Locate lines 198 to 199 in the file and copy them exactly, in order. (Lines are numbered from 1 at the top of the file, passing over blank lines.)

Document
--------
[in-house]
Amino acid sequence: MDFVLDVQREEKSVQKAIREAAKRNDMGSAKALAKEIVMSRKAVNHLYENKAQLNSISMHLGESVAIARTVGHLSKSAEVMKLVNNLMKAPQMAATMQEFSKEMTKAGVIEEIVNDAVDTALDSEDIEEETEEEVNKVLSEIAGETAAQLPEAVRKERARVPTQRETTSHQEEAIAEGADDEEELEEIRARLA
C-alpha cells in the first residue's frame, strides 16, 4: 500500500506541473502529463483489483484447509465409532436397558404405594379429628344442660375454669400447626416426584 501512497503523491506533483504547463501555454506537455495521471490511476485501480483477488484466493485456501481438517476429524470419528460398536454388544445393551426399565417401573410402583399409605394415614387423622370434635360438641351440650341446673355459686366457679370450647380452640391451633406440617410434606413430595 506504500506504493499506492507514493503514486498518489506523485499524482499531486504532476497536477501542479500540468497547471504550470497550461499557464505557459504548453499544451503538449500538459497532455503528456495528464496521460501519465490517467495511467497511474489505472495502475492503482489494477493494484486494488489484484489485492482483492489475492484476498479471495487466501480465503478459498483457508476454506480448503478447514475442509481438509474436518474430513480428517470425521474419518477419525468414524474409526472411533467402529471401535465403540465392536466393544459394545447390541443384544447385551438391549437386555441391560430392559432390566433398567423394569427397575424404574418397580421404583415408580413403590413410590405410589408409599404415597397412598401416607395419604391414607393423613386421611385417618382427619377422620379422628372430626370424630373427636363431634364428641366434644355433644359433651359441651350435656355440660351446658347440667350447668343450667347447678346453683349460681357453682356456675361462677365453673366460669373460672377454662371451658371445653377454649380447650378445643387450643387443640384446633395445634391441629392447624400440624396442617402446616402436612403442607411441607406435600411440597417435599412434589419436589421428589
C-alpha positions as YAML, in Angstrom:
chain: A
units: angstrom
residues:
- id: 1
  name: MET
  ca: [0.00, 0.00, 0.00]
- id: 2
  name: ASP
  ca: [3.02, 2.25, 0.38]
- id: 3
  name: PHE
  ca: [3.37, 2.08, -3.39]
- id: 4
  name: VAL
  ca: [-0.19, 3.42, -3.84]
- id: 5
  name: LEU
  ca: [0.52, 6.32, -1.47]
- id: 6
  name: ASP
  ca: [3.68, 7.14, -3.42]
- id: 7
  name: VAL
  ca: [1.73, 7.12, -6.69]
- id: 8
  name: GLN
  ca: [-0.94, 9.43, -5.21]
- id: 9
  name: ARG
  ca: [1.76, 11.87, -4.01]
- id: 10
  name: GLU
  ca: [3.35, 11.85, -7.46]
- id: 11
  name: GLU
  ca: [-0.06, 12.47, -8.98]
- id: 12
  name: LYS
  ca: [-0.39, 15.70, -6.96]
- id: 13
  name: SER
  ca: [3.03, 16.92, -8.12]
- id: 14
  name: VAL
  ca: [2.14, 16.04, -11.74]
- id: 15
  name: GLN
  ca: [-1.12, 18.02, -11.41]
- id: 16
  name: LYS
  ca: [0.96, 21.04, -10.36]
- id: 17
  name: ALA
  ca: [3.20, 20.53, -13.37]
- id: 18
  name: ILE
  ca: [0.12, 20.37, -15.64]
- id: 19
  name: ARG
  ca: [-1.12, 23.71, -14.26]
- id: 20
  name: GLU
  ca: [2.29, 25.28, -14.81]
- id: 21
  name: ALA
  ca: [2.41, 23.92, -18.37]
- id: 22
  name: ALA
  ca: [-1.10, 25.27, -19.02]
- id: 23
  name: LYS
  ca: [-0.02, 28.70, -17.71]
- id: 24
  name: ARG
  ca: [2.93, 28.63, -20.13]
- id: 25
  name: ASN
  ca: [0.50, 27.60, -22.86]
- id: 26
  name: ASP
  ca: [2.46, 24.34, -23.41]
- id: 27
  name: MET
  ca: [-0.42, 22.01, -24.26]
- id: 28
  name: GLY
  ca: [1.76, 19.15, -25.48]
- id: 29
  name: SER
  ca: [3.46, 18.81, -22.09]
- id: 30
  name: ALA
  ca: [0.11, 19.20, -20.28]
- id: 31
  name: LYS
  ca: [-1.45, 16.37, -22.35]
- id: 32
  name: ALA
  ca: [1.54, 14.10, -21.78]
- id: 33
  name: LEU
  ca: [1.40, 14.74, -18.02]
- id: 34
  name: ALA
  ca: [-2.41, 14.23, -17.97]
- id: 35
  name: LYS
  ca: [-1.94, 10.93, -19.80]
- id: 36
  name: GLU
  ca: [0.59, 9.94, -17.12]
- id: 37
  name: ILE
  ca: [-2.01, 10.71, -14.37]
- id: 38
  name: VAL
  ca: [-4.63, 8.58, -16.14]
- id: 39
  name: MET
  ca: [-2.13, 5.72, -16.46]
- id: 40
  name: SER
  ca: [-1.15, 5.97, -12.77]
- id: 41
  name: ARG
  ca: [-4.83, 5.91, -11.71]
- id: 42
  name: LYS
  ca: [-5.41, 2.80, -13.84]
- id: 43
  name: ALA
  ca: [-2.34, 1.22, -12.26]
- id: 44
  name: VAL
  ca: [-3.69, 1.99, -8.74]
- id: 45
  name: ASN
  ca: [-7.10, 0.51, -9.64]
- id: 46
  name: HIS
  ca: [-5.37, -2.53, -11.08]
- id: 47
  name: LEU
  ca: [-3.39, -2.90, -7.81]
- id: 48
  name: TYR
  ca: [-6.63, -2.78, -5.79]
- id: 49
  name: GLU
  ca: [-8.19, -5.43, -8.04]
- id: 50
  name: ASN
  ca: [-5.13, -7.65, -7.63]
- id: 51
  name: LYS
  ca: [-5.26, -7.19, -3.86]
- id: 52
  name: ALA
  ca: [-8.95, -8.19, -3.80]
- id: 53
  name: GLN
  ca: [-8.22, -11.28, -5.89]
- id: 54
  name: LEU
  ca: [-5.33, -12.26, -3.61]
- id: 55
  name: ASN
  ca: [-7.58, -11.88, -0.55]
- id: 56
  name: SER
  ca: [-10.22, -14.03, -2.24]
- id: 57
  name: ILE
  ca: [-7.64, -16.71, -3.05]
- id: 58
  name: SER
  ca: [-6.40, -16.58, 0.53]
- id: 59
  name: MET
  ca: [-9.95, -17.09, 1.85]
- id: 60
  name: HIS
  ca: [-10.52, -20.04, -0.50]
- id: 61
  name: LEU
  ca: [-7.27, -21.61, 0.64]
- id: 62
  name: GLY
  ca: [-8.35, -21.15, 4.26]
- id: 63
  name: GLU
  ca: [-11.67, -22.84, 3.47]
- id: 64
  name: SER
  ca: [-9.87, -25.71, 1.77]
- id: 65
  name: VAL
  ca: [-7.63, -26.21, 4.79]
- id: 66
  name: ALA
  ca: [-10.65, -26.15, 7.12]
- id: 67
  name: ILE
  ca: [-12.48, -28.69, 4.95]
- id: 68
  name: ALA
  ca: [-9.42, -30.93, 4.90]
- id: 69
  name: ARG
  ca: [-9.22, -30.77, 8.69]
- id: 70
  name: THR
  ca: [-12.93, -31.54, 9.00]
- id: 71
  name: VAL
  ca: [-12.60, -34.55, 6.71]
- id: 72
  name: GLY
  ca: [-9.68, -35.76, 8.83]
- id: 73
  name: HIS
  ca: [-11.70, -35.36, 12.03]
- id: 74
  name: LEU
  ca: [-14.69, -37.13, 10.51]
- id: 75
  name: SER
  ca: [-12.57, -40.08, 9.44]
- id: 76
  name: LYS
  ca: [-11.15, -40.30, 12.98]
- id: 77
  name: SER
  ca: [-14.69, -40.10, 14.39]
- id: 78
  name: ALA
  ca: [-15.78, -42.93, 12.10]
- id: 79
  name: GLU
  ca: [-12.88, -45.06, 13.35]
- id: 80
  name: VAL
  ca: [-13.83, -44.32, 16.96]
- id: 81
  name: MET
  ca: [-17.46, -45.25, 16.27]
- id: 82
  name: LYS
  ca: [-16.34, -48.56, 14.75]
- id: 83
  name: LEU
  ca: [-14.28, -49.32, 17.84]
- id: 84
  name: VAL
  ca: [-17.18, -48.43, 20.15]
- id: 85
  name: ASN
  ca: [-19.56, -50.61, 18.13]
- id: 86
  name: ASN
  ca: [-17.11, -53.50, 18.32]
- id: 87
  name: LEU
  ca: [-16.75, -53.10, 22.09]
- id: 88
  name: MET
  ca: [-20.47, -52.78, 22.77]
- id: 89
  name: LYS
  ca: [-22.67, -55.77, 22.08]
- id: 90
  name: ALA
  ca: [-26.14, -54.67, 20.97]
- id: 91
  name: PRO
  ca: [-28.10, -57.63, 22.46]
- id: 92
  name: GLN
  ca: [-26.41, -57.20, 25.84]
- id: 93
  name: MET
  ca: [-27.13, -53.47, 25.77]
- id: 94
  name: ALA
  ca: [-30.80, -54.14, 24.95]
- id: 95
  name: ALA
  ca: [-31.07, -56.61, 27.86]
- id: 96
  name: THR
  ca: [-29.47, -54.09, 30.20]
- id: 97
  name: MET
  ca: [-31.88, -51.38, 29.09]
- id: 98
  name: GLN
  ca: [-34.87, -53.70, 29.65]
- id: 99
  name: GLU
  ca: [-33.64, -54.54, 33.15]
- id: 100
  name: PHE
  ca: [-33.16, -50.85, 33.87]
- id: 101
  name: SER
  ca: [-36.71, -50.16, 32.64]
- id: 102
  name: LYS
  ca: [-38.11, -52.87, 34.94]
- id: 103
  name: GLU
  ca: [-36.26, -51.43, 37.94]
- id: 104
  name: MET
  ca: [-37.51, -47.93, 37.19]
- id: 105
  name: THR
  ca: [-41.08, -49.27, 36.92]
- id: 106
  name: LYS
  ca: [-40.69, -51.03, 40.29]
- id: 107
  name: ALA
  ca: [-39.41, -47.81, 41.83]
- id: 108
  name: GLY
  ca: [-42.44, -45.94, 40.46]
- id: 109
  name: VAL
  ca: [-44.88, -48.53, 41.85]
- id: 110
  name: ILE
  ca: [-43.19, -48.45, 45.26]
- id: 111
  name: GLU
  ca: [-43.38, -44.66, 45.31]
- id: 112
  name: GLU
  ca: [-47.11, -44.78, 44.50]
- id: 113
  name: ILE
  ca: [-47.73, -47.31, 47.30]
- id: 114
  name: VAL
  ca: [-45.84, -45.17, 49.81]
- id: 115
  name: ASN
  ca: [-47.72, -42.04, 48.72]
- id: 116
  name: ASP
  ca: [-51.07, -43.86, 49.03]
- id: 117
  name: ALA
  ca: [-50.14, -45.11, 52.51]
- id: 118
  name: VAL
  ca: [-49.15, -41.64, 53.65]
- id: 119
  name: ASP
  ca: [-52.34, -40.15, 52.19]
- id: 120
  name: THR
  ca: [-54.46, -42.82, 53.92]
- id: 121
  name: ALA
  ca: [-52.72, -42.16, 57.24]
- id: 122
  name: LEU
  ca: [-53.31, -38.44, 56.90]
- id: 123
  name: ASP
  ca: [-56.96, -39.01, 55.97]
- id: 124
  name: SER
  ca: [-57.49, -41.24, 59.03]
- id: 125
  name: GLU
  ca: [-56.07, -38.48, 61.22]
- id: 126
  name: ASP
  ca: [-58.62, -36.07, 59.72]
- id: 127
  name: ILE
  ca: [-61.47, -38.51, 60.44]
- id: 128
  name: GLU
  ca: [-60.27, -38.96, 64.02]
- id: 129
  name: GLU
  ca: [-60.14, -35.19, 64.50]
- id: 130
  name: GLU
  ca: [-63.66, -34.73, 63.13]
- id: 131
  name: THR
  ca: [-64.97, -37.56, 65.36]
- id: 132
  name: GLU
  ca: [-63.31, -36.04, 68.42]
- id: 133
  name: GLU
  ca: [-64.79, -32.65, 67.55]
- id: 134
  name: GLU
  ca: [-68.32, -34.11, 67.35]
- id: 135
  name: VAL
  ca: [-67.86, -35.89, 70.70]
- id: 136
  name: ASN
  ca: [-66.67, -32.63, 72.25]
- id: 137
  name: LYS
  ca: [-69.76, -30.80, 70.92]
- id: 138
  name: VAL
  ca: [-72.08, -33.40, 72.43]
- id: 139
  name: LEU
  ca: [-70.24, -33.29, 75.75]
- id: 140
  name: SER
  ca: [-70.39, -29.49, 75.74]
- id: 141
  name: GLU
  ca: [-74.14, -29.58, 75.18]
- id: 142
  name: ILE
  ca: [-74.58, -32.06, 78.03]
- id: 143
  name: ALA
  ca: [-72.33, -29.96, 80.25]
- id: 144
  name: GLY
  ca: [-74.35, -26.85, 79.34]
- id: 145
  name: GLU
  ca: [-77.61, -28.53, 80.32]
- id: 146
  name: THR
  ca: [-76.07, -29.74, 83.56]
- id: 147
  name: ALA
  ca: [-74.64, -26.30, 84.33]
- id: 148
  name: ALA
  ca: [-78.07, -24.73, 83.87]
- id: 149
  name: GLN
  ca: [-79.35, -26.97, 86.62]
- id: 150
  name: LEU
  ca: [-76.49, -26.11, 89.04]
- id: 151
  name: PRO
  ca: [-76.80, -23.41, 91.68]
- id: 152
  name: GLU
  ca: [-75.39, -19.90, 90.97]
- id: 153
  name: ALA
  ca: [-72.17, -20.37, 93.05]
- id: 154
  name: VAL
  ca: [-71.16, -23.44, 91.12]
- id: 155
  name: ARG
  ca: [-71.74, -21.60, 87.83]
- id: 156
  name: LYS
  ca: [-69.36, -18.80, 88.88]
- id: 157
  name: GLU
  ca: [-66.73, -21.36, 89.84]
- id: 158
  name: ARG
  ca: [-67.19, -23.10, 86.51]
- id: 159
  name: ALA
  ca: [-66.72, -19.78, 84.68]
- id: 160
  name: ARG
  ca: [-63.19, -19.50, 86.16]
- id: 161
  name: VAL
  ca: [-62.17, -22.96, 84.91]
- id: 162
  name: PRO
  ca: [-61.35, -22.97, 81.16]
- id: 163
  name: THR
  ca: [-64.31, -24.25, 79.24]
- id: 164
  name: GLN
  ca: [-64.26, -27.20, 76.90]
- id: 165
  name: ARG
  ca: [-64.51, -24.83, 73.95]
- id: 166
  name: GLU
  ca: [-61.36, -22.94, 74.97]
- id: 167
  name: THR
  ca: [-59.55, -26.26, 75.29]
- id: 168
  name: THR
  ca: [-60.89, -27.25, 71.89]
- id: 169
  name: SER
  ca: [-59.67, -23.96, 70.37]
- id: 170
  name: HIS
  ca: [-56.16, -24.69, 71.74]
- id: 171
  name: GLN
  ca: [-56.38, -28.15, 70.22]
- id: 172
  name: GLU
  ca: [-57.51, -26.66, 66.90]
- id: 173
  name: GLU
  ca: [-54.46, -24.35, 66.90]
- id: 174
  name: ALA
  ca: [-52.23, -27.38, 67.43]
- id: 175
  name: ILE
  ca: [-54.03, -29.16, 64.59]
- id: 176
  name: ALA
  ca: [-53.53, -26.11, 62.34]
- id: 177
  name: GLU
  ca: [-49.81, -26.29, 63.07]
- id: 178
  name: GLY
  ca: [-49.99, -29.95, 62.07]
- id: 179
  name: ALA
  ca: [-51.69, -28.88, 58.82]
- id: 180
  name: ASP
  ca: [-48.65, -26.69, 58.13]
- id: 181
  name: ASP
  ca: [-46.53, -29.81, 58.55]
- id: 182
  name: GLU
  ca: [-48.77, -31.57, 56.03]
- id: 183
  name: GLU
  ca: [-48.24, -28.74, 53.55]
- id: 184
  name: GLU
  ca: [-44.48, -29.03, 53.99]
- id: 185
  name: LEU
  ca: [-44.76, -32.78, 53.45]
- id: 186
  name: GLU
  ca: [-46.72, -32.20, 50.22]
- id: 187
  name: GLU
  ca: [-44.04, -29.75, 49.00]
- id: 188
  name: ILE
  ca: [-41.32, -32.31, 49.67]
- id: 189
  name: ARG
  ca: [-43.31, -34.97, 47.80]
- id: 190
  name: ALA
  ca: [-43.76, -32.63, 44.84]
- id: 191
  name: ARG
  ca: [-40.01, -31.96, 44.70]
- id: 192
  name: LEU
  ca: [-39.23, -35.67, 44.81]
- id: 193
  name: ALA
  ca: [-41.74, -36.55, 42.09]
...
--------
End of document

  name: SER
  ca: [-9.87, -25.71, 1.77]